Across the Wide World: Traveling Writers Explore Encounters with People, Places, and Cultures
Saturday, October 17, 2015 • 6 – 7 pm
Weston Wear • 569 Valencia Street • San Francisco, CA
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Traveling out of our comfort zones creates opportunities for discovery, transformation, and illumination. These writers bring back life lessons that are profoundly . . . CONTINUE READING: This Saturday in San Francisco: Travel Writers Read at LitCrawl
“I’ve gotta get out of here!” shrieked the voice from the corner. “You don’t understand. I’m claustrophobic!”
One warm day early last summer, Susan and I had boarded an elevator in a poorly air conditioned archaeological museum in Rome, along with a dozen people from our tour group, and Rachel, our English guide.
We only had to go up two floors, but we had already climbed many step on this tour, and the elevator would save us trekking up a couple of long staircases. Rachel pushed the button and the door closed. The elevator gave a small lurch, then nothing.
I looked at Susan. She smiled at me, her eyes a bit wide. I smiled back. I knew that . . . CONTINUE READING: The Elevator in Rome
As the Seine meanders aimlessly through Paris, Gustave Eiffel’s work of wonder appears to glide from one bank to the other. Our Batobus commuter boat docks in the shadow of the Tower, and I shepherd my small flock to the shore.
Razi, 14, and Danny, 11, have been troupers on this first trip to Europe, and they are eagerly anticipating the Eiffel Tower.
Except … my wife Susan has a phobia. Elevators make her anxious, and she’ll only ride in one if there’s no alternative. Fortunately, the small hotels we have stayed in on this trip have booked us on low floors so she can climb the stairs. But the Eiffel Tower is no walk-up, and we approach with some apprehension. . . . CONTINUE READING: Eiffel: What Goes Up
Running the clapstick. First year at Stanford Film School.
Sometimes the course of your life can turn on one small thing, one chance encounter. It happened to me, many years ago, the day Beverly invited me to visit her.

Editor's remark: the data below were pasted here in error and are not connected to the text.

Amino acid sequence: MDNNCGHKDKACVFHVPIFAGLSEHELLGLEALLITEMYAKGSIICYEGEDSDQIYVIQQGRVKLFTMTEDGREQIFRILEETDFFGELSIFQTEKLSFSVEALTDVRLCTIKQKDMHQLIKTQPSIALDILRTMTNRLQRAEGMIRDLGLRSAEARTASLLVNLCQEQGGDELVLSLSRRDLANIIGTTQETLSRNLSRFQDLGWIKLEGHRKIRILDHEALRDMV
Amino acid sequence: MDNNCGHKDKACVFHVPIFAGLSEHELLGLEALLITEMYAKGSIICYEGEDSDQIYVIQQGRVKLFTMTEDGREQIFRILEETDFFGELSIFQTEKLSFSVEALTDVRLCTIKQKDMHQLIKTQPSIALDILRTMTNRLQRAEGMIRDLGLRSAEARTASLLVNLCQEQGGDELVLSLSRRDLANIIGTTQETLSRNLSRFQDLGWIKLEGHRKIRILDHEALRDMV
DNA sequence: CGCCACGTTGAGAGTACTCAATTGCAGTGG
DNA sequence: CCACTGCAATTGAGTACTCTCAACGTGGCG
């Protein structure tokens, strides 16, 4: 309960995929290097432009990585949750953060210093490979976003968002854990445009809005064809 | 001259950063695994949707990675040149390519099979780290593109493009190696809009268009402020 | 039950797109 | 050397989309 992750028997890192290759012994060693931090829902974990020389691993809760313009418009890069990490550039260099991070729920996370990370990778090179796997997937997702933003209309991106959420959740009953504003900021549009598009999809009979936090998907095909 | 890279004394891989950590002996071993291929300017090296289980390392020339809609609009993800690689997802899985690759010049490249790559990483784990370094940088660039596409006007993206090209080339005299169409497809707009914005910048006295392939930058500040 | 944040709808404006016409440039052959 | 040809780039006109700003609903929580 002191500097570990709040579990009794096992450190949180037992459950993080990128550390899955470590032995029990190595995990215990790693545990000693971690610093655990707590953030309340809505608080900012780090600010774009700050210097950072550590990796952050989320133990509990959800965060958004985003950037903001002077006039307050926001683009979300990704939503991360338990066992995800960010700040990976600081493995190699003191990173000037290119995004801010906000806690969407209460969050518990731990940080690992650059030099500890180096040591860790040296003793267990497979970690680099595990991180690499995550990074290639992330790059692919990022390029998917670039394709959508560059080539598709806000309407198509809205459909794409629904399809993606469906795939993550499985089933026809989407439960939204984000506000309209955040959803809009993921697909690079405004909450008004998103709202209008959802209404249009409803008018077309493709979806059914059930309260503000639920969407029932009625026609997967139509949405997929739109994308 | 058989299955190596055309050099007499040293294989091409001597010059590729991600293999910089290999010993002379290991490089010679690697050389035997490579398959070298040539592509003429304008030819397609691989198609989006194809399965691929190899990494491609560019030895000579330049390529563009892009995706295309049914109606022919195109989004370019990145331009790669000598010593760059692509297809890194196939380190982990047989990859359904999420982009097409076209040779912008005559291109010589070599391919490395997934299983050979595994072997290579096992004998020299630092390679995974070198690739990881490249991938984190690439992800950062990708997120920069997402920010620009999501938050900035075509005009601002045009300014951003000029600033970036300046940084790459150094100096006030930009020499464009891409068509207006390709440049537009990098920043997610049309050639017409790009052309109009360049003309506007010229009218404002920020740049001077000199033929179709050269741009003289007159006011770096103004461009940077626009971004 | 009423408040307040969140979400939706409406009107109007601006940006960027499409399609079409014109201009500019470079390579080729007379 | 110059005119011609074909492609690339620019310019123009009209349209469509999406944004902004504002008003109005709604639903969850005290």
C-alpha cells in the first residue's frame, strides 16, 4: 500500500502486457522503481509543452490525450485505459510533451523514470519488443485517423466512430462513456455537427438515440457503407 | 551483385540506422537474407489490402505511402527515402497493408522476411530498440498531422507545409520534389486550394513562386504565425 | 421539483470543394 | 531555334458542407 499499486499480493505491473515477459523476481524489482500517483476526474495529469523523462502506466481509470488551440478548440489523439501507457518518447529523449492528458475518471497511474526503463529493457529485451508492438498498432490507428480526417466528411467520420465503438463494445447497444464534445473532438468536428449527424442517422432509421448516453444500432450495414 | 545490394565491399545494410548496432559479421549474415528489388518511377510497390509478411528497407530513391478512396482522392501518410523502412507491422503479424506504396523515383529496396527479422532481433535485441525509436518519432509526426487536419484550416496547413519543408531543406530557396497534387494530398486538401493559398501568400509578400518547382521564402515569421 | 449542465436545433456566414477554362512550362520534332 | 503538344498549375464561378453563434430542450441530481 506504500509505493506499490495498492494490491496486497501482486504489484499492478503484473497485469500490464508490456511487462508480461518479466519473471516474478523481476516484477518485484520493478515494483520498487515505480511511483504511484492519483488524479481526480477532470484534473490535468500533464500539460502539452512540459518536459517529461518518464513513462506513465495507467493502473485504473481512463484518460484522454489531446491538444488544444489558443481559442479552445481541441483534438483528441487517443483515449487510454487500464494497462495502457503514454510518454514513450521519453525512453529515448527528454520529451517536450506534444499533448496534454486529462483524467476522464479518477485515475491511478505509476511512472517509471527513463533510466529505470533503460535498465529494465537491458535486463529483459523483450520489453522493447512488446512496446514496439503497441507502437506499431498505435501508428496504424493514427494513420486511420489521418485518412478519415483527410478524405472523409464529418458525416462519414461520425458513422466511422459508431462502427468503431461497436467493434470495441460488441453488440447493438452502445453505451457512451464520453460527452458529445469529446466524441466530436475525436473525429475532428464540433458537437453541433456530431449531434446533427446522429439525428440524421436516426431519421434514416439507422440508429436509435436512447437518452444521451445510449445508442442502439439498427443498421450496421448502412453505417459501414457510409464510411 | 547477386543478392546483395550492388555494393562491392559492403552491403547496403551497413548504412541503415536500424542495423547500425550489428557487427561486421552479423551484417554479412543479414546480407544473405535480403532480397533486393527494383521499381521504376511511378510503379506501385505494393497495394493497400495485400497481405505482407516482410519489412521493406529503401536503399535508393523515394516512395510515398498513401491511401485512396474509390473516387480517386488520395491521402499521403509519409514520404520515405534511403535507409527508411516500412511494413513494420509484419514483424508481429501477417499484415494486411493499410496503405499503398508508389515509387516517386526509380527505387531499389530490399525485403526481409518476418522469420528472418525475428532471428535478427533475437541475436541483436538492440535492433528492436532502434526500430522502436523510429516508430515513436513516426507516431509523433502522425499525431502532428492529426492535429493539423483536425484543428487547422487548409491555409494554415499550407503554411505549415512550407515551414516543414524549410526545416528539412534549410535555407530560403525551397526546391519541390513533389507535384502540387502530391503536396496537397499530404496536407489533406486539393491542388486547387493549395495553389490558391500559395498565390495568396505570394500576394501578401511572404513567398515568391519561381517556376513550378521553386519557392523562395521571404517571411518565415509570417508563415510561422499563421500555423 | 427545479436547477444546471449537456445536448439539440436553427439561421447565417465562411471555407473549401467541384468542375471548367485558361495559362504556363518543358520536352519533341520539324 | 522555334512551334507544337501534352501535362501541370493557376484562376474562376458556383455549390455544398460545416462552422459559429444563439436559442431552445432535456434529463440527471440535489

Of course I had the hots for her—pretty, round face, sparkling blue eyes, long blond hair. But ever since our one blind date during college, I had known we would never be more than friends.
I ran into her at Butcher and Stephanie’s wedding about a year after graduation. She was the maid of honor and I was an usher. During the reception, at a fancy club on the harbor in Marblehead, Massachusetts, Beverly and I wandered down the hill . . . CONTINUE READING: A Chance Encounter
We loved our first house in San Francisco, in the Excelsior district of the Outer Mission. We loved the fact that we owned it, loved that we had managed to move quickly enough to evade eviction by our last landlady (who had suddenly decided to move into our apartment), loved that our living space had increased to include three bedrooms and two baths, loved that we now had a huge, two-car garage with washer and dryer and a concrete back yard we transformed into a garden with roses and sunflowers and paths of brick and camomile.
We loved our location across from Crocker Park, loved taking our toddler to the swings there, loved jogging around the park, loved watching . . . CONTINUE READING: We Loved Our First House
Whenever my dad wanted to speak metaphorically about Podunks—places that were remote and sparsely populated—he often cited Broken Elbow, Indiana, and Frozen Dog, Iowa.
I always assumed they were real places, and recently I dug around to find out how they got their colorful names. Internet research truly is the best!